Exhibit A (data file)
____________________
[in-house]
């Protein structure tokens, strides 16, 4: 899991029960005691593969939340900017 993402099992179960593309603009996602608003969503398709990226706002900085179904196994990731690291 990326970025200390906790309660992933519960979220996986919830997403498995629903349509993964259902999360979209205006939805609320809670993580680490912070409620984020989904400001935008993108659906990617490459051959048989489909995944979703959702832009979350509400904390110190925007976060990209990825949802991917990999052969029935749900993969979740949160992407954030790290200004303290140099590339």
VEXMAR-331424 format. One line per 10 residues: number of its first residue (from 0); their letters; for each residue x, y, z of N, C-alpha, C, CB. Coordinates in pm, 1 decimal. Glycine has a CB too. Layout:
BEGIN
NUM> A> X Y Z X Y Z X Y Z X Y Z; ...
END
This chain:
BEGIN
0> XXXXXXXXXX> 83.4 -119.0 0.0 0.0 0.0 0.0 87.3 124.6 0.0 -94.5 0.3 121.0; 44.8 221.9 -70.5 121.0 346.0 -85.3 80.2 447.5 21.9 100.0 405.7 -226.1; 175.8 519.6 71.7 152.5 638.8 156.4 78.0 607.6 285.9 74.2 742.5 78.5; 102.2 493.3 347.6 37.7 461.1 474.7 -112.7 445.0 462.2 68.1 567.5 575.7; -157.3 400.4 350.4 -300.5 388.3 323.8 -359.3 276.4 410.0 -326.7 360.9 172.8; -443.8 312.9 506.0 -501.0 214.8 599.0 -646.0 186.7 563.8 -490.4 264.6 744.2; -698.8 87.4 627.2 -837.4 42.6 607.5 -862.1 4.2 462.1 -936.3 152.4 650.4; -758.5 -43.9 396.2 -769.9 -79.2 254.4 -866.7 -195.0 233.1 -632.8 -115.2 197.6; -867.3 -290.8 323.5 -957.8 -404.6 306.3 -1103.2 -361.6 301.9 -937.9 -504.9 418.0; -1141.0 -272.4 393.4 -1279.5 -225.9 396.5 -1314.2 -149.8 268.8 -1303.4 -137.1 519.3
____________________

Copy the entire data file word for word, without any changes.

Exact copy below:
[in-house]
């Protein structure tokens, strides 16, 4: 899991029960005691593969939340900017 993402099992179960593309603009996602608003969503398709990226706002900085179904196994990731690291 990326970025200390906790309660992933519960979220996986919830997403498995629903349509993964259902999360979209205006939805609320809670993580680490912070409620984020989904400001935008993108659906990617490459051959048989489909995944979703959702832009979350509400904390110190925007976060990209990825949802991917990999052969029935749900993969979740949160992407954030790290200004303290140099590339």
VEXMAR-331424 format. One line per 10 residues: number of its first residue (from 0); their letters; for each residue x, y, z of N, C-alpha, C, CB. Coordinates in pm, 1 decimal. Glycine has a CB too. Layout:
BEGIN
NUM> A> X Y Z X Y Z X Y Z X Y Z; ...
END
This chain:
BEGIN
0> XXXXXXXXXX> 83.4 -119.0 0.0 0.0 0.0 0.0 87.3 124.6 0.0 -94.5 0.3 121.0; 44.8 221.9 -70.5 121.0 346.0 -85.3 80.2 447.5 21.9 100.0 405.7 -226.1; 175.8 519.6 71.7 152.5 638.8 156.4 78.0 607.6 285.9 74.2 742.5 78.5; 102.2 493.3 347.6 37.7 461.1 474.7 -112.7 445.0 462.2 68.1 567.5 575.7; -157.3 400.4 350.4 -300.5 388.3 323.8 -359.3 276.4 410.0 -326.7 360.9 172.8; -443.8 312.9 506.0 -501.0 214.8 599.0 -646.0 186.7 563.8 -490.4 264.6 744.2; -698.8 87.4 627.2 -837.4 42.6 607.5 -862.1 4.2 462.1 -936.3 152.4 650.4; -758.5 -43.9 396.2 -769.9 -79.2 254.4 -866.7 -195.0 233.1 -632.8 -115.2 197.6; -867.3 -290.8 323.5 -957.8 -404.6 306.3 -1103.2 -361.6 301.9 -937.9 -504.9 418.0; -1141.0 -272.4 393.4 -1279.5 -225.9 396.5 -1314.2 -149.8 268.8 -1303.4 -137.1 519.3